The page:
> >>I have an old-style Dremel drill stand that holds the tool steady, and
> >>lifts the
> >>table up and down, like a "knee mill."  That works well.
>
> >>The later Dremel drill stands move the tool up and down to drill
> >>holes.  The Dremel shifts slightly
> >>as you lower it into the workpiece, snapping the bit.
>
> >>Dremels aren't perfect, but if the bearings are reasonably tight
> >>they'll get the job done.
>
> >I've had few to no problems*. You want to run them as fast spindle
> >speed as possible. They cut FR4 like butta. I don't often drill much
> >less than 0.8mm (0.031"), which is pretty sturdy- if you're trying to
> >drill 0.015" holes, things might be dicier.
>
> The thinnest drill I have 0.6mm. No problems using it. I use the
> ancestor of this drill-press:http://www.nutmegwoodworking.ca/products/proxxon/28606-web.jpg
>
> I've drilled thousands of holes with it using carbide drills.


Proxxon--those are said to be very fine machines.

Here's my preferred Dremel drill press:
http://www.ebay.com/itm/Dremel-Drill-Press-210-/330700307907?pt=LH_DefaultDomain_0&hash=item4cff463dc3

The knob just below the table raises and lowers the table; the Dremel
doesn't move.

A cool mechanism keeps it stable: the table is supported underneath by
a post, centered under the drill bit. Turning the knob operates a
cam, which raises and lowers the table. The table twists a little,
but because the center of twist is exactly the same as the drilling
point, it doesn't matter.

This model #210 doesn't fit newer Dremel tools--I had to buy an older
tool to use it.

Dremel's new drill-press accessory snaps carbide bits instantly.

--
Cheers,
James Arthur

dagmarg...@yahoo.com

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Mar 12, 2012, 9:41:42 PM3/12/12
to
On Mar 12, 2:46 pm, Spehro Pefhany <speffS...@interlogDOTyou.knowwhat>
wrote:
> On Mon, 12 Mar 2012 11:12:09 -0700 (PDT), dagmargoodb...@yahoo.com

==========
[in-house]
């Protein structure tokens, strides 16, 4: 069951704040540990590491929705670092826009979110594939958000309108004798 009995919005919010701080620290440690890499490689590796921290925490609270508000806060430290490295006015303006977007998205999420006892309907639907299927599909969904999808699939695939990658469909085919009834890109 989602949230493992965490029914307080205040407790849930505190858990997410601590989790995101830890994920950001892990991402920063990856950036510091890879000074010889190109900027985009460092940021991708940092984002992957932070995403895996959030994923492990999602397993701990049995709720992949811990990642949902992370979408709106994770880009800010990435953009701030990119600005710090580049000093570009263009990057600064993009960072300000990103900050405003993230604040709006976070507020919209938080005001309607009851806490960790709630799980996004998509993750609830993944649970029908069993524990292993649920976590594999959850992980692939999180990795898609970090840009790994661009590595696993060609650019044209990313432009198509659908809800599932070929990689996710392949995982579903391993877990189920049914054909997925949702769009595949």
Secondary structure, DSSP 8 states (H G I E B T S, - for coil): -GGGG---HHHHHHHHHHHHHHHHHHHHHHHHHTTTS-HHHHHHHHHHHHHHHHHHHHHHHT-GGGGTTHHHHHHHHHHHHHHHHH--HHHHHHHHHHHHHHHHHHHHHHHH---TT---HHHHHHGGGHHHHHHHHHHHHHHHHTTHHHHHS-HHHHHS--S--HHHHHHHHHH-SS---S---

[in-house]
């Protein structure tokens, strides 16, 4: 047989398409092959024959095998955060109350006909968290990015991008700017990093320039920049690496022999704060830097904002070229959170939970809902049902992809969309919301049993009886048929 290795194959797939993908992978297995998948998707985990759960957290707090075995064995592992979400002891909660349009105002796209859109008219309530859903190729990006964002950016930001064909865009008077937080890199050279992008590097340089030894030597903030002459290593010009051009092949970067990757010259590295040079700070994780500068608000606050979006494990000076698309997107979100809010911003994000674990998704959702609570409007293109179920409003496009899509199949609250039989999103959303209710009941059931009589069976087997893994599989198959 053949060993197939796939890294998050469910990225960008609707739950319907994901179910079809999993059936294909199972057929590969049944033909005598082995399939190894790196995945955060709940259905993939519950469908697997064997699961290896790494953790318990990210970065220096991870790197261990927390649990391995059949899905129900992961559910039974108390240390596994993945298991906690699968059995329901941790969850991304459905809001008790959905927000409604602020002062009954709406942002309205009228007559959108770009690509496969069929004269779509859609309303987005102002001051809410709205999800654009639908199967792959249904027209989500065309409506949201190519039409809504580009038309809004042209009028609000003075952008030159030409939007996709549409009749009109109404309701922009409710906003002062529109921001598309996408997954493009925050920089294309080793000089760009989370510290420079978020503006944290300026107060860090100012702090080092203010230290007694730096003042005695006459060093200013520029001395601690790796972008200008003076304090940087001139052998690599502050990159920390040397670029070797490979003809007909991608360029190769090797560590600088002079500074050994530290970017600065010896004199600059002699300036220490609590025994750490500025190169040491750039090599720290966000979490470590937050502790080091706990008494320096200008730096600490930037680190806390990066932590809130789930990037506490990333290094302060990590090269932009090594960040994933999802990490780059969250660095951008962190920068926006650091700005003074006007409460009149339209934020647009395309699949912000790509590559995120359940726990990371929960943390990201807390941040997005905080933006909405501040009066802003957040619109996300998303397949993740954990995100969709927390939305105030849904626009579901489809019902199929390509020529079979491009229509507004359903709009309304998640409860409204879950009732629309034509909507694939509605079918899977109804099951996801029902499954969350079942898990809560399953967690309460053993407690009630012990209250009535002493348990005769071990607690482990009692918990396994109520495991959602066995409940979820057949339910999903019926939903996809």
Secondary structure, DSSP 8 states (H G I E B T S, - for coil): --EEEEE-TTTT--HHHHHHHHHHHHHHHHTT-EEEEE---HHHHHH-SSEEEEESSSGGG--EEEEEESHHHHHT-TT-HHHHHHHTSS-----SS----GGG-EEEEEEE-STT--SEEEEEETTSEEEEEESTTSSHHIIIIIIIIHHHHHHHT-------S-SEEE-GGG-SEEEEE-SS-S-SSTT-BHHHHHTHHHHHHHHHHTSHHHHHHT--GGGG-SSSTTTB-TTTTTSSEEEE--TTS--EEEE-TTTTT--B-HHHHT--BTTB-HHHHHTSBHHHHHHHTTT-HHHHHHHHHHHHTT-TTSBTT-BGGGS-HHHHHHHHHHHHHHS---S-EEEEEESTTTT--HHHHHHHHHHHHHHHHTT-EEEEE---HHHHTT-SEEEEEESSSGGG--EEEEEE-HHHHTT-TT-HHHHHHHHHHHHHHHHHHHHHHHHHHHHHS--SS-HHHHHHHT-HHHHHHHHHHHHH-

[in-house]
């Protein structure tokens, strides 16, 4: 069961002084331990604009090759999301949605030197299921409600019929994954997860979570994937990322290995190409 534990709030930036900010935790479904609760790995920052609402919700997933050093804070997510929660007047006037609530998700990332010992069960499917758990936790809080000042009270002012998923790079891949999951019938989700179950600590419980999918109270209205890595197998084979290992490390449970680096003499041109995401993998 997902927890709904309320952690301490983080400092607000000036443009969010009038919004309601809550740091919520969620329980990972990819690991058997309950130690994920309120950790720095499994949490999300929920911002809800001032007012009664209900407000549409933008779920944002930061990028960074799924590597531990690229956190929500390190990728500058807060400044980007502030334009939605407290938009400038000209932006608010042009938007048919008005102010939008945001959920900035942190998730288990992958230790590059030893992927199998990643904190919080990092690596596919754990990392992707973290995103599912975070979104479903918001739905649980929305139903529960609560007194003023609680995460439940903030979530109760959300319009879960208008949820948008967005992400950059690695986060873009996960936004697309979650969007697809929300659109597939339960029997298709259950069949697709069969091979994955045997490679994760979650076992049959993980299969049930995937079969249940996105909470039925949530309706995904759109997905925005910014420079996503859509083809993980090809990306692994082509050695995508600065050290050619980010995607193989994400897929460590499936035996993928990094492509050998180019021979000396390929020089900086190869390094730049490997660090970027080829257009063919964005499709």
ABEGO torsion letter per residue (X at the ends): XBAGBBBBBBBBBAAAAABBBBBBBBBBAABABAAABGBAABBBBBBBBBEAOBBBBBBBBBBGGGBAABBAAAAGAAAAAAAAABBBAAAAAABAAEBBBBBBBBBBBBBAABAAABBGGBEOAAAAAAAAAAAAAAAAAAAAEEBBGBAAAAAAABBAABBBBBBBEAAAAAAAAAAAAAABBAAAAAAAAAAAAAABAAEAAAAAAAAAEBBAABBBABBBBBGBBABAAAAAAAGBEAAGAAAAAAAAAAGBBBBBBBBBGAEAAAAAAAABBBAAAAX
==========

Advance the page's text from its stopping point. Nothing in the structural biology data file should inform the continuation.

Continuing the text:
Yes, I've used the smaller sizes. Because the new-style drill press
didn't work I used to run 0.012 bits by hand(*)--that's a pain.
Nowdays I think I'd try the old Model 210.

(*) index finger pressing on top for a bearing, rotate with 2nd finger
+ thumb. I managed 2 to 4 holes per bit before breaking them. :-)

> * A few weeks ago I reached into one of the ubiquitous little boxes of
> resharpened carbide bits by mistake and about 8mm of tiny via-size bit
> punctured my finger and broke off in the finger. Ouch. This was after
> breaking a 1/4-20 tap off in a part, so I was grumpy to start with
> (took a couple hours to salvage the part). I thought a cheap "set of
> taps" would be okay at that huge size- I was wrong- bought some good
> quality ones (Chinese, but top-notch stuff) and no more problems. The
> cheap-a** 4-40 die wouldn't even thread onto a proper sized brass
> turning. Criminally bad "tool shaped" garbage- ultra brittle, dull,
> and not the right dimensions.

Disgusting. Good clean, sharp, quality tools are a joy. HSS--
maintaining full hardness at red heat--is amazing.

I snapped a carbide bit off in a workpiece a couple days ago--that's a
pain. It was a larger diameter bit so I thought using the big drill
press would be okay. It wasn''t.

> Moral.. don't go cheap on cutting tools!

Rodger that.

--
Cheers,
James Arthur

Glenn Gundlach

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Mar 13, 2012, 12:06:23 AM3/13/12
to
On Mar 12, 6:24 pm, dagmargoodb...@yahoo.com wrote:
> On Mar 12, 4:17 pm, n...@puntnl.niks (Nico Coesel) wrote:
>
>
>
>
>
> > Spehro Pefhany <speffS...@interlogDOTyou.knowwhat> wrote:
> > >On Mon, 12 Mar 2012 11:12:09 -0700 (PDT), dagmargoodb...@yahoo.com
> > >wrote:
>
> > >>I have an old-style Dremel drill stand that holds the tool steady, and
> > >>lifts the
> > >>table up and down, like a "knee mill."  That works well.
>
> > >>The later Dremel drill stands move the tool up and down to drill
> > >>holes.  The Dremel shifts slightly
> > >>as you lower it into the workpiece, snapping the bit.
>
> > >>Dremels aren't perfect, but if the bearings are reasonably tight